Virgin Galactic plans to introduce 2 new spacecraft that are easier to maintain and turn around for daily flights

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Virgin Galactic plans to introduce 2 new spacecraft that are easier to maintain and turn around for daily flights
Virgin Galactic
  • Virgin Galactic is offering new shares to raise $500 million to develop its space fleet and spaceports.
  • The CEO told the Financial Times the company faces hurdles following the successful flight with founder Richard Branson.
  • There will be two more tests this year before commercial passenger flights begin in 2022.

Virgin Galactic is looking to raise $500 million in order to fund the development of its space fleet and expansion of its spaceports around the world, according to filings with the US Securities Exchange Commission.

The announcement came one day after founder Richard Branson successfully flew with a crew of company employees to the edge of space in the VSS Unity space plane.

But several short-term challenges remain before the space tourism company can fully ramp up to its target of offering 400 flights per year from every spaceport, the CEO said in an interview with the Financial Times.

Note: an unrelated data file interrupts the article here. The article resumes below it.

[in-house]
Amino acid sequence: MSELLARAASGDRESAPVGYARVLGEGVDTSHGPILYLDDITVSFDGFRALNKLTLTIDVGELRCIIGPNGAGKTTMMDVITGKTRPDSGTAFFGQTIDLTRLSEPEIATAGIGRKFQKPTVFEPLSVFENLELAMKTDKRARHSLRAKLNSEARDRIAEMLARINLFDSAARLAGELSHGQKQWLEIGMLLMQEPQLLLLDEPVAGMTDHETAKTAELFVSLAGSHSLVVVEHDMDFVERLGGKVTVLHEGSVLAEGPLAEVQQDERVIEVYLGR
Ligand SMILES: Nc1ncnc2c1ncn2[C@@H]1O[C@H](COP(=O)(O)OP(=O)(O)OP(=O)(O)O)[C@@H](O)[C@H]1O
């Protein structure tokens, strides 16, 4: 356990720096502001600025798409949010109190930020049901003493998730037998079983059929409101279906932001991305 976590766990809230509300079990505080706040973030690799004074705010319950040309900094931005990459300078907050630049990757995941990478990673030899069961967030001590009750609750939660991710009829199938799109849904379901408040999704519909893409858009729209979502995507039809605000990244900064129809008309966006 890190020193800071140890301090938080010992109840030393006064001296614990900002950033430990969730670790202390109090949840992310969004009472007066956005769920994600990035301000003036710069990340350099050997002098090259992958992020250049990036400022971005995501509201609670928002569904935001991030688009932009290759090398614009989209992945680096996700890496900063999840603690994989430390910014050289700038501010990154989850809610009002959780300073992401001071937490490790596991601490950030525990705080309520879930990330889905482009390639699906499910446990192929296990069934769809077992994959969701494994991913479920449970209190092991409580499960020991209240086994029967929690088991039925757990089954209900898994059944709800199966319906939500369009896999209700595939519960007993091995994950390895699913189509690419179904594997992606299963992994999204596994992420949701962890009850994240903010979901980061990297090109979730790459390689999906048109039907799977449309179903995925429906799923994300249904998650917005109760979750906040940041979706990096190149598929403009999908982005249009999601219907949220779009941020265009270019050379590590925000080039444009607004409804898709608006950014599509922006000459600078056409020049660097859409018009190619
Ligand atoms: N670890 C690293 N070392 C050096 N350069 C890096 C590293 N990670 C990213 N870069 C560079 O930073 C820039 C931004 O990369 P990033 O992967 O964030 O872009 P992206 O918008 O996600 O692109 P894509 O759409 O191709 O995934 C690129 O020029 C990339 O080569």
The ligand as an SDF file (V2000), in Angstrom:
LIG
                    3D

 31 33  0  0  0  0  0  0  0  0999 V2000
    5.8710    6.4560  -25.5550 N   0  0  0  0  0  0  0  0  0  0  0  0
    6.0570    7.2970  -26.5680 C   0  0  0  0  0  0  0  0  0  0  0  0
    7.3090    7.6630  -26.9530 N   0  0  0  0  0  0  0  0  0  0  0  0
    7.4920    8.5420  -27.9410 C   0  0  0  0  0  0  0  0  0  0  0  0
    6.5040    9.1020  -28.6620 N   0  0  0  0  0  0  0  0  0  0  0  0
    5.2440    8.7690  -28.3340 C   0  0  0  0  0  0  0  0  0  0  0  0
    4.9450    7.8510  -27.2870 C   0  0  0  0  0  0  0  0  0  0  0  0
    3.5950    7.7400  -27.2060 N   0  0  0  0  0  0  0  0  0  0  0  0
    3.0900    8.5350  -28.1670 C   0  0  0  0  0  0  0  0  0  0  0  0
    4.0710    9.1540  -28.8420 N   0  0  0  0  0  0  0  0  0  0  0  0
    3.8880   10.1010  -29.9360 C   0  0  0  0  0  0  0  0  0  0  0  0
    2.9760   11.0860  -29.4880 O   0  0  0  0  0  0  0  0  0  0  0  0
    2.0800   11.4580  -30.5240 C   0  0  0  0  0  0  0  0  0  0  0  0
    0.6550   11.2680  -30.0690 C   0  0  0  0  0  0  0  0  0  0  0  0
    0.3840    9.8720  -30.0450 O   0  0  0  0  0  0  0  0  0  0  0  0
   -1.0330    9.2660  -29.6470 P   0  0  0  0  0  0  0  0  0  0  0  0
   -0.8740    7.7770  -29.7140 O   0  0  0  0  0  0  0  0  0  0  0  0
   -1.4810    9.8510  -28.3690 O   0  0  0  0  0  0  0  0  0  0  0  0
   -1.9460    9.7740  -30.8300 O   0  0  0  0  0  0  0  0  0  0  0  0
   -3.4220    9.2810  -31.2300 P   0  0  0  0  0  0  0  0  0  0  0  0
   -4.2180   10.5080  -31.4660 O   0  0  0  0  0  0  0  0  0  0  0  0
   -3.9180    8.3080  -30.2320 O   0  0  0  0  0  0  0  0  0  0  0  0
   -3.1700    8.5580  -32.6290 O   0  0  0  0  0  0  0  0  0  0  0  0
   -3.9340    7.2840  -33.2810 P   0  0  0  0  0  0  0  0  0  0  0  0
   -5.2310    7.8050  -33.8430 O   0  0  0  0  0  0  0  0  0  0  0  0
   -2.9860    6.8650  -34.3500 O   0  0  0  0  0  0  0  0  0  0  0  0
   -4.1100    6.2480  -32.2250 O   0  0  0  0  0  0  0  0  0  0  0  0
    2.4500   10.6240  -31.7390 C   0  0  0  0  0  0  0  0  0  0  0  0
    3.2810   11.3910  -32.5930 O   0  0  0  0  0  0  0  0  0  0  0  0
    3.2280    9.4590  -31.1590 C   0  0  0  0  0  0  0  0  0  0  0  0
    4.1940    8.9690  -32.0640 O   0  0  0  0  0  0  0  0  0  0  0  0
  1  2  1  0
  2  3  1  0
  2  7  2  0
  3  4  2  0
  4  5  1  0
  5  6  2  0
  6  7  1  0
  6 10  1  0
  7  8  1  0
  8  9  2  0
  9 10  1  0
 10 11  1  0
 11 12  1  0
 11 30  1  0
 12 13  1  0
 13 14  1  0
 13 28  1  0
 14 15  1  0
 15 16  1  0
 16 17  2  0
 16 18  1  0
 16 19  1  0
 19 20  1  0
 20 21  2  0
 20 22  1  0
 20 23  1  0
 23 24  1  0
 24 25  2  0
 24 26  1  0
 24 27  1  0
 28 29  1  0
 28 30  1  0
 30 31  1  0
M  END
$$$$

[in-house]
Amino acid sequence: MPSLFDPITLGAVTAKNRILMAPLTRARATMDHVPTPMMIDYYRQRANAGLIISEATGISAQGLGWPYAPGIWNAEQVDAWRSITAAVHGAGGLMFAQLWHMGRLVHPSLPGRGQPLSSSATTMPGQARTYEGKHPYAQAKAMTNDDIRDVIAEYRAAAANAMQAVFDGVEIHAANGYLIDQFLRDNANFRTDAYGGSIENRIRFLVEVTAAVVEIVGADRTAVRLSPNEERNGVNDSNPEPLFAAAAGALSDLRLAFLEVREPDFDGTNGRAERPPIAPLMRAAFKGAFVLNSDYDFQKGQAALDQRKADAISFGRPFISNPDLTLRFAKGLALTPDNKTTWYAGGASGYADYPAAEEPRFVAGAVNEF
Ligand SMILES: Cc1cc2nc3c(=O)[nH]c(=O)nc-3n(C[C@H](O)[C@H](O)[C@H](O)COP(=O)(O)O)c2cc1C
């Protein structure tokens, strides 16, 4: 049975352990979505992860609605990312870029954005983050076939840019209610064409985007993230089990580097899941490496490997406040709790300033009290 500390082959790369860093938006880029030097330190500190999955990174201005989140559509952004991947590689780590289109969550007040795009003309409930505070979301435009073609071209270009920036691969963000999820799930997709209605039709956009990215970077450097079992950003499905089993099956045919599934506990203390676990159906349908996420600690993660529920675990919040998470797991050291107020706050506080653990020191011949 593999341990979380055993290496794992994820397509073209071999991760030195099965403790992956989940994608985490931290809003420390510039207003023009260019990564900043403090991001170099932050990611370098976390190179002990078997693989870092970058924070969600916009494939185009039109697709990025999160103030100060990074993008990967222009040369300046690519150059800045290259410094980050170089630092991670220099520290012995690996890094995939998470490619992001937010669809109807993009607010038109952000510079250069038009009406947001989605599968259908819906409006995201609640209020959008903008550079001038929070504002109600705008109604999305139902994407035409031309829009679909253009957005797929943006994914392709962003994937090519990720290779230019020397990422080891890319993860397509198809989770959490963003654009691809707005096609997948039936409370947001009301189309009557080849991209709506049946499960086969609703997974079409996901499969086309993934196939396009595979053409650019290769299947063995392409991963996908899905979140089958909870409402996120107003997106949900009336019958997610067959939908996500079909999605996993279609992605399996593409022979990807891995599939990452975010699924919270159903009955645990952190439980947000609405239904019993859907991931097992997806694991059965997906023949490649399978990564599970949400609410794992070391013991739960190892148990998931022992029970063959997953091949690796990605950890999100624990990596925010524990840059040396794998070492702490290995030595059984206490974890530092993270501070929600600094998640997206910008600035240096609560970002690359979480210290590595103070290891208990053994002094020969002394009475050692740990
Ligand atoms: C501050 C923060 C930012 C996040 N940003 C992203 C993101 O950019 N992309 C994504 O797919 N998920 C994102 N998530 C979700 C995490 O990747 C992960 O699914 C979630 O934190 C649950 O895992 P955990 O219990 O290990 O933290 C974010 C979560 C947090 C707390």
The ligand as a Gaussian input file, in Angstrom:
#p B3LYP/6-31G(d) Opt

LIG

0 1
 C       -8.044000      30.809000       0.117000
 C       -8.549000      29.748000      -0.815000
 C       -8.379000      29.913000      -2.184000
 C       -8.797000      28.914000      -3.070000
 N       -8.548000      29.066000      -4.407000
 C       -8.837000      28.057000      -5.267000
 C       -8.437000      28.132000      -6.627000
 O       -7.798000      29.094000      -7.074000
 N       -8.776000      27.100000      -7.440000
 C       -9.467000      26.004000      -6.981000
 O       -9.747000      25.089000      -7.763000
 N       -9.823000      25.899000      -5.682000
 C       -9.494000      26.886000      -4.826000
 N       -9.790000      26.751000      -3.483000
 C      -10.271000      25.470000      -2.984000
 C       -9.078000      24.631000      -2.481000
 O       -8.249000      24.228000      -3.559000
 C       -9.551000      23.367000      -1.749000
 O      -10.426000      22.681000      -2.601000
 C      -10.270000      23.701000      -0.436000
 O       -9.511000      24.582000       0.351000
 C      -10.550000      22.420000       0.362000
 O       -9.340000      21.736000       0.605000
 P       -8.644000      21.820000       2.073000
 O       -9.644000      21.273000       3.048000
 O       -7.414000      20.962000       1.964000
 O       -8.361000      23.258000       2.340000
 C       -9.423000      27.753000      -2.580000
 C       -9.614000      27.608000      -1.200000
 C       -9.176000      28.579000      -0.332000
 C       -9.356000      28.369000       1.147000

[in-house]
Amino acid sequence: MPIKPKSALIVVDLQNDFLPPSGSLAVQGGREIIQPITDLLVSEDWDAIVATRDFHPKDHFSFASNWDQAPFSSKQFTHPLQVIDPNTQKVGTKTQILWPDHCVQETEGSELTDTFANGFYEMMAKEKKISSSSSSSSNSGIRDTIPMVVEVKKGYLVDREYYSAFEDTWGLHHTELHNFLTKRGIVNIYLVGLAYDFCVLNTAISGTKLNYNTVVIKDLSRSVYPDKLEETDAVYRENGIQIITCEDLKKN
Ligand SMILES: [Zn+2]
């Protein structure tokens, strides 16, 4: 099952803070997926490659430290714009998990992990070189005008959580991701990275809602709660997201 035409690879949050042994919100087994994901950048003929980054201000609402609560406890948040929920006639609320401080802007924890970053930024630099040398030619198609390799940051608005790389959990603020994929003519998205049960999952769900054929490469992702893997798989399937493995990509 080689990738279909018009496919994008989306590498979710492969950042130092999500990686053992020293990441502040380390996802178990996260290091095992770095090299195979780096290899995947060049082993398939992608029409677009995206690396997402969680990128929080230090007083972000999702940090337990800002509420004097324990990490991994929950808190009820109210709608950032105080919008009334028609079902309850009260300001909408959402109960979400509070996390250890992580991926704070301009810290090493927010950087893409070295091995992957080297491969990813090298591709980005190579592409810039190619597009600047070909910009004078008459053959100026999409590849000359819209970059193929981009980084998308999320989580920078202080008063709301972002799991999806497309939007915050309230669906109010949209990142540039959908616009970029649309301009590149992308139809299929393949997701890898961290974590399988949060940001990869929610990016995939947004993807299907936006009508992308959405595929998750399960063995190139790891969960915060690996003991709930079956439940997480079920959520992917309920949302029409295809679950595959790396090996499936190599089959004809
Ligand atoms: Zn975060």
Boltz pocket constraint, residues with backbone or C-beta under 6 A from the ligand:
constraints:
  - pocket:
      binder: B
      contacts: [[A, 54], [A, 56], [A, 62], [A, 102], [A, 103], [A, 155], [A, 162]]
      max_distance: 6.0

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"I think for a while this is going to be a very supply-constrained business," said Michael Colglazier, who became CEO last year.

The company plans to complete two more test flights this year before it begins chipping away at the 600-person waiting list of commercial passenger ticket holders in 2022.

The sold tickets are worth a combined $80 million, according to filings, and another 1,000 people have placed $1,000 deposits toward the future purchase of tickets when sales reopen.

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With room for just four passengers on the StarShipTwo space plane, Colglazier said Virgin Galactic plans to introduce two new craft that are easier to maintain and turnaround to support daily flights.

"I'm expecting high single-digit numbers to low double-digit numbers of spaceships [at each site] in order to kind of reach numbers like that," he said.

Colglazier also told the FT that the decision to move Branson's flight schedule forward - ahead of Jeff Bezos' Blue Origin flight next week - was motivated not by rivalry but by Branson's role in testing the customer experience.

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Read the full Financial Times story here.

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